The Brightest Light
I was somewhat shocked to hear that this was a Kiwi band – albeit one (of many) based in Melbourne. You see, I figured they’d formed in the UK, right when Bruce Springsteen started opening his shows with London Calling. The sound of The Brightest Light is so obviously taken from those two ideals/idols: Bruce and The Clash. Well, that’s not always true. The second track is so bad as to suggest a bizarre and unwanted collaboration between Billy Bragg and Jim Steinman.
They’ll tell you this is blue-collar/good-time stuff; they might even tell you that it’s a little bit Green Day-esque but what they won’t tell you is that this is horrible. And that’s really what you need to know, because this is. Really, really horrible. Where some of the other Springsteen-aping bands get by because of a handful of pretty good songs and a committed performance style/energy (The Holdsteady) or a rabid fan-base (The Gaslight Anthem) King Cannons simply has a bubble of hype. And I really don’t know where it’s come from.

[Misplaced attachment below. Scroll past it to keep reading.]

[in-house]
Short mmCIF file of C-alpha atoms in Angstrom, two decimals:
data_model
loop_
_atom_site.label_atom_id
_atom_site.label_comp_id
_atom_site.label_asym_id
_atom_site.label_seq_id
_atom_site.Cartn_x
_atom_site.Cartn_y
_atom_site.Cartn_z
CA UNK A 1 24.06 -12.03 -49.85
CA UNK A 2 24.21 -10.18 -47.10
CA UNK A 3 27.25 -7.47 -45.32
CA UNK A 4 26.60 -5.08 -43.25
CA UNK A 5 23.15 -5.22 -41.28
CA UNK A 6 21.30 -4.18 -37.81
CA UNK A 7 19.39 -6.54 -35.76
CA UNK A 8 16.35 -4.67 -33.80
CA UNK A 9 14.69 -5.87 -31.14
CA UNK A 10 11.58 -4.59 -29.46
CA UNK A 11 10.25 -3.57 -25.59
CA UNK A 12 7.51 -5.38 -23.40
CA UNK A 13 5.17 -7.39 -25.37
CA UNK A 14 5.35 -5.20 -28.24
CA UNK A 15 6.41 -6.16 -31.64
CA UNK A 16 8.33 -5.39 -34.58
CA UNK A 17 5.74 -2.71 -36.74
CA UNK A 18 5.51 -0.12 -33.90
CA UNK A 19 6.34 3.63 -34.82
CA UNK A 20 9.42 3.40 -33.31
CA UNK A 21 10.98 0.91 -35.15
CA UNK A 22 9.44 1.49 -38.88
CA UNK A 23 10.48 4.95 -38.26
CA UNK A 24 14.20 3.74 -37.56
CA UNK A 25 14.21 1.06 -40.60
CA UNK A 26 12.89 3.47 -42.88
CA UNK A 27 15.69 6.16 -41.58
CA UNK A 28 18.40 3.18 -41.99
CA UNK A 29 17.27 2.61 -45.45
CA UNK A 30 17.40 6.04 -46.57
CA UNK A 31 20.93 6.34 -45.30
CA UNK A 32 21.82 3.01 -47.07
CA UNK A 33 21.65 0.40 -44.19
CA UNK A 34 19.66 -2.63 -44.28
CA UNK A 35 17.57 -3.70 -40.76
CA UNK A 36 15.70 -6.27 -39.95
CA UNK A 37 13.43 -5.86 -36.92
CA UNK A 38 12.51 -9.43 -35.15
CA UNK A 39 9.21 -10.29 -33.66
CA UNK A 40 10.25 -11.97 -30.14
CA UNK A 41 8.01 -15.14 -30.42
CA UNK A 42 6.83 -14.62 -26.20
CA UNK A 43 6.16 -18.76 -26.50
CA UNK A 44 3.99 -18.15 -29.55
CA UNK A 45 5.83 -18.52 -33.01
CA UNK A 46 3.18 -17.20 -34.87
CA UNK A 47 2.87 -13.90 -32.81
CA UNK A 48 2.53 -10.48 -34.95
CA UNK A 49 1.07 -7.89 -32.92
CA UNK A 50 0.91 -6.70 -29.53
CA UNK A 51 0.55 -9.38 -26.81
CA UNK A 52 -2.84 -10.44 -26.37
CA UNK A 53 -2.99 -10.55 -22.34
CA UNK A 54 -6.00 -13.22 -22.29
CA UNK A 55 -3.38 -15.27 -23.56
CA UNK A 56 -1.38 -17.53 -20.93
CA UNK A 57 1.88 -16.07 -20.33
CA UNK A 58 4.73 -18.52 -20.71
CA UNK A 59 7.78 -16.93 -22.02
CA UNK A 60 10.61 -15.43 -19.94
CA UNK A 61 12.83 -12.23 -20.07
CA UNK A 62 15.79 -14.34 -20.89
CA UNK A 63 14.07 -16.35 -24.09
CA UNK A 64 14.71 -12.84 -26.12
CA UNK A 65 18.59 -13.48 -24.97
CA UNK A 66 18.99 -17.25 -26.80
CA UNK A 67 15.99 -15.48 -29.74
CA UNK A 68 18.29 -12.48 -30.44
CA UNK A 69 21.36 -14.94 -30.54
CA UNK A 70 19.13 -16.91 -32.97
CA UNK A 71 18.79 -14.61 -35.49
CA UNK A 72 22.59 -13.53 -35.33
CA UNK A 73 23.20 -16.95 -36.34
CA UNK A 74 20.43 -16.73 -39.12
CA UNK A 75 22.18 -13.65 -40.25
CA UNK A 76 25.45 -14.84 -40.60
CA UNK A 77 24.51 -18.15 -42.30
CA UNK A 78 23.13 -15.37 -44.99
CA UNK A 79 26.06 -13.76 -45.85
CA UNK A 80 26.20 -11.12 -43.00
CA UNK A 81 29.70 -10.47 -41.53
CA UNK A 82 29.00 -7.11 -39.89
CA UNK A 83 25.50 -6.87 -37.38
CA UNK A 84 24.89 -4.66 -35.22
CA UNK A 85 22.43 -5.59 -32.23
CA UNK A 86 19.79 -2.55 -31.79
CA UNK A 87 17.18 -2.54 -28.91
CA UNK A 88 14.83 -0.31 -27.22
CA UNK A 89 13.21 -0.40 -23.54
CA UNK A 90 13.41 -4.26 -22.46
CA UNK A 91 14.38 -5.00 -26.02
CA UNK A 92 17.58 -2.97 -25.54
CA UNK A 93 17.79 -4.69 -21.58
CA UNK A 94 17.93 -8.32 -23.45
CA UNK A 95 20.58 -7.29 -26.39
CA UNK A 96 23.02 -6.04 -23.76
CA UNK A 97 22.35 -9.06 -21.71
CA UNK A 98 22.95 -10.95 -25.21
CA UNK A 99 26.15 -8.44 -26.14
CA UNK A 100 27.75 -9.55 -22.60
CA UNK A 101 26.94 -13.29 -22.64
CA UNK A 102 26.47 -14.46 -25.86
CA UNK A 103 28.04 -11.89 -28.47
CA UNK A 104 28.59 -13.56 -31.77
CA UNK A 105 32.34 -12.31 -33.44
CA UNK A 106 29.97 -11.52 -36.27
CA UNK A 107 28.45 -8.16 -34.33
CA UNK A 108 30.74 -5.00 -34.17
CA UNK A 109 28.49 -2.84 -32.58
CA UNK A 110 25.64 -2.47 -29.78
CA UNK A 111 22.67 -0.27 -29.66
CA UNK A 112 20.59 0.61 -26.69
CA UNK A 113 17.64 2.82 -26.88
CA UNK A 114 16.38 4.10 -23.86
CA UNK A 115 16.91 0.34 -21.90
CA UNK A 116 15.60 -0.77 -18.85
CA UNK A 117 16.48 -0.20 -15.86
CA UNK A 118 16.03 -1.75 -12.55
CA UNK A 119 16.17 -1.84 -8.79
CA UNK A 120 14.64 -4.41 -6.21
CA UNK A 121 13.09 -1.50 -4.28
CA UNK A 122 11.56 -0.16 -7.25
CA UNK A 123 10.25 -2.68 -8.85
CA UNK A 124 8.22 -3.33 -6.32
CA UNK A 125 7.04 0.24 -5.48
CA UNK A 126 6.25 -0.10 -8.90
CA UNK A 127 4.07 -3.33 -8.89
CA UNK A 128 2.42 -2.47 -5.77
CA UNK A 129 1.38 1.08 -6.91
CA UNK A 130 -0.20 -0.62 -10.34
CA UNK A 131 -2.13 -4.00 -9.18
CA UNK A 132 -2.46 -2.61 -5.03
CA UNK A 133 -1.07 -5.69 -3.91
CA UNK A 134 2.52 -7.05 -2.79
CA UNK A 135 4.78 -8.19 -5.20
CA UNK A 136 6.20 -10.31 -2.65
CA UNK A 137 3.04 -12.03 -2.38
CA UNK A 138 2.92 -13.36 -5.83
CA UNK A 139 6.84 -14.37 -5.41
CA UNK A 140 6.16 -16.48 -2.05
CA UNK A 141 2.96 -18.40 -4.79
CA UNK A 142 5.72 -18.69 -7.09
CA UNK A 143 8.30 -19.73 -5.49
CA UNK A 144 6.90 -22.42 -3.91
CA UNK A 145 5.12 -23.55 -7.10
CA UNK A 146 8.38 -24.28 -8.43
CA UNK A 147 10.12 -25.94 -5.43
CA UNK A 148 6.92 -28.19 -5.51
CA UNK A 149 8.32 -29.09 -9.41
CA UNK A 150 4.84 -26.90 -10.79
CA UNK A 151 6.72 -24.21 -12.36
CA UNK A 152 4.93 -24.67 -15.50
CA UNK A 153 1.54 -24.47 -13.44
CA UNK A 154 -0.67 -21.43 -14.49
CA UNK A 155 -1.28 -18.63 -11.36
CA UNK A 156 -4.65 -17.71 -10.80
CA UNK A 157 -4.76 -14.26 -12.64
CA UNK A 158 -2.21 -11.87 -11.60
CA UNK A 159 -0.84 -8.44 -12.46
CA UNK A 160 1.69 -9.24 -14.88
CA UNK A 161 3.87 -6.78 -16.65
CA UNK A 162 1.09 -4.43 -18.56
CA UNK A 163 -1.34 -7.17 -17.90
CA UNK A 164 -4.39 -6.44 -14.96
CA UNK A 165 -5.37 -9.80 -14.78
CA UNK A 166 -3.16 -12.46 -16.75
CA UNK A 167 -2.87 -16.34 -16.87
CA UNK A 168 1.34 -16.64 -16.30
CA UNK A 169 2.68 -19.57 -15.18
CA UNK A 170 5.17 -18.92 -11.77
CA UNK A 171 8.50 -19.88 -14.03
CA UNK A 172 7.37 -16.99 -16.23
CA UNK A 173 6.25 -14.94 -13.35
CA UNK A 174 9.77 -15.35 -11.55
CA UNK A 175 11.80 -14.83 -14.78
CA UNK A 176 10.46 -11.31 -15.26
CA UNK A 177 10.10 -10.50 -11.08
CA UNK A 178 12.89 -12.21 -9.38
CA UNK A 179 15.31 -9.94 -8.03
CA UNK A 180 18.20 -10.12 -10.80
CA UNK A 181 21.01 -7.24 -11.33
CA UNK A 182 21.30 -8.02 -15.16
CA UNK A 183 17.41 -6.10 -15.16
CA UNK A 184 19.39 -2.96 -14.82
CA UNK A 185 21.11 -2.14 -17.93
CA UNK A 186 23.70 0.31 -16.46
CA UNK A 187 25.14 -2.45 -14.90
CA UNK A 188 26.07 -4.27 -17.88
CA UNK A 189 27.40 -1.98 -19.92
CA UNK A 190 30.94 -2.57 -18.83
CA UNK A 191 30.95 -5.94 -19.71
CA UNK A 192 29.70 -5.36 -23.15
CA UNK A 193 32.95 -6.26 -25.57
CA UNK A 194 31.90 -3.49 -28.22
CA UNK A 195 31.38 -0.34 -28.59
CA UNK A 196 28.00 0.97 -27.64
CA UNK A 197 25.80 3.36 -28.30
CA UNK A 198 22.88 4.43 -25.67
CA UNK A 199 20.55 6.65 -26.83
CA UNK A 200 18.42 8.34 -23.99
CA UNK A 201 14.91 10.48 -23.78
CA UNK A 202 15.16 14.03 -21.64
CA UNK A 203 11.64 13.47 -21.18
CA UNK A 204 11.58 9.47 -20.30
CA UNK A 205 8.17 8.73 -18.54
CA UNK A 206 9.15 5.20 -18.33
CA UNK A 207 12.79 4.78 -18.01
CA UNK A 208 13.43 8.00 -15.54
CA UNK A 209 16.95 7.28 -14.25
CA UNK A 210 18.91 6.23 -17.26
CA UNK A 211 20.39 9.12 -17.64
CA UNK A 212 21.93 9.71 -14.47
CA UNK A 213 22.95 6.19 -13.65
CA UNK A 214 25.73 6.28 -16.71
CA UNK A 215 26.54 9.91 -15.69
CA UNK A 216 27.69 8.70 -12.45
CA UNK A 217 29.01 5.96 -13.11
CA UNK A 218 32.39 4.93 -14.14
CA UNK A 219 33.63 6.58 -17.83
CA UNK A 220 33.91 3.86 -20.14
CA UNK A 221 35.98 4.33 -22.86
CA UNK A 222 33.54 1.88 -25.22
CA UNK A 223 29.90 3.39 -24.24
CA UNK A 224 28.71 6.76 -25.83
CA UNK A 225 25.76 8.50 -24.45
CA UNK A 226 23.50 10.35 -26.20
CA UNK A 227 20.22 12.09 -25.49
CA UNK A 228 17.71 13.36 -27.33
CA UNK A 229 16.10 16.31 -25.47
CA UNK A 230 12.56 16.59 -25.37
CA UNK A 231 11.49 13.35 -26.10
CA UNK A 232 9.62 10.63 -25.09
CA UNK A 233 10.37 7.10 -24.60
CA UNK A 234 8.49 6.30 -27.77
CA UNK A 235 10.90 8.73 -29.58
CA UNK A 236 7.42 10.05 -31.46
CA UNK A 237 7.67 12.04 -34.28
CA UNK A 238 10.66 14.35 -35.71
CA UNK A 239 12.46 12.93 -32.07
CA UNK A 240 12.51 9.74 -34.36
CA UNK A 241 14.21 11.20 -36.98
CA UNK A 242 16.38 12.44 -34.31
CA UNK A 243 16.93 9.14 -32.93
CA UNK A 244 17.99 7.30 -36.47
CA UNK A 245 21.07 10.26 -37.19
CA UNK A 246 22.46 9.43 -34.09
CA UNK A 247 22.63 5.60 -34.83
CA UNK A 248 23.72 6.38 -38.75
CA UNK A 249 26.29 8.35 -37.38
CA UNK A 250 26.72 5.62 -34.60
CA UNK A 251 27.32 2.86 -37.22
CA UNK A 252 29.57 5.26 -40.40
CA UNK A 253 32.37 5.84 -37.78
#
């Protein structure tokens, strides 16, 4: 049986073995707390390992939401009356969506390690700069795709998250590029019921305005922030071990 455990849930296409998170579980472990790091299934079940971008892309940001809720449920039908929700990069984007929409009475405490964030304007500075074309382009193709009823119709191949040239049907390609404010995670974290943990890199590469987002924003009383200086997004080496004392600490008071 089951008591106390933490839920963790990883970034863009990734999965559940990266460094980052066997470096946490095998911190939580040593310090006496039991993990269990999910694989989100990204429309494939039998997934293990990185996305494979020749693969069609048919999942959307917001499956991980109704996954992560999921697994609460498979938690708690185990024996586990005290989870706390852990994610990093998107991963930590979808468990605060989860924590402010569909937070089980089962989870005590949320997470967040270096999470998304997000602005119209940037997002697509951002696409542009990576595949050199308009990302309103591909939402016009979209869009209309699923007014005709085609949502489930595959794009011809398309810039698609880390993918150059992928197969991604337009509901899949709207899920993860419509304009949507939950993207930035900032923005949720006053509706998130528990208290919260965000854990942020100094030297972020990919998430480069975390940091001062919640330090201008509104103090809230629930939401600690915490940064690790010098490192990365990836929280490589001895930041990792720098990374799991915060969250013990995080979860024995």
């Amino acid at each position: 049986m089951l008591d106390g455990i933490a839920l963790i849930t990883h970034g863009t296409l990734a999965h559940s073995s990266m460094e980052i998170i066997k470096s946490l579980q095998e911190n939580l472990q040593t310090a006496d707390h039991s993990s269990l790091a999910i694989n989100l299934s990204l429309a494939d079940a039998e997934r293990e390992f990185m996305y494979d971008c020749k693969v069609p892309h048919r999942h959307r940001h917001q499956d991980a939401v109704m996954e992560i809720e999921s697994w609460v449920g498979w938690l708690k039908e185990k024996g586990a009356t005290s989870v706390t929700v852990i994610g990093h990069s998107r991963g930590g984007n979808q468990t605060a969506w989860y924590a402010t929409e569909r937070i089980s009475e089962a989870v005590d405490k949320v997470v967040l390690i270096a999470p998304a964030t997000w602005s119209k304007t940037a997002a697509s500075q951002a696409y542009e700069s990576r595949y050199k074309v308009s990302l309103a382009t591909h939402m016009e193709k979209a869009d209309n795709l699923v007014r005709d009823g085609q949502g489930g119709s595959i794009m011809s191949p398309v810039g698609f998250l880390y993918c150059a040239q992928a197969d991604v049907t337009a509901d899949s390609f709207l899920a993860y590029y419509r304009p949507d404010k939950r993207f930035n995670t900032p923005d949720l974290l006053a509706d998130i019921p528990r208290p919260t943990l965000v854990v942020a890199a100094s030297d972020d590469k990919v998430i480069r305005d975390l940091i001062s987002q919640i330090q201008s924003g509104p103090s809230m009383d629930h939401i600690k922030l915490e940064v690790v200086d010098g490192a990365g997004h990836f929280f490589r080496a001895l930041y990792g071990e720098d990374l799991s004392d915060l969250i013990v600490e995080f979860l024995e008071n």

This album sounds like Joe Strummer alive and on welfare unless he agrees to a winery tour; this album sounds like sub-par Springsteen. And that’s not an easy sell these days. Check out the last two Bruce albums: he’s got the market for sub-par Springsteen material all sewn up.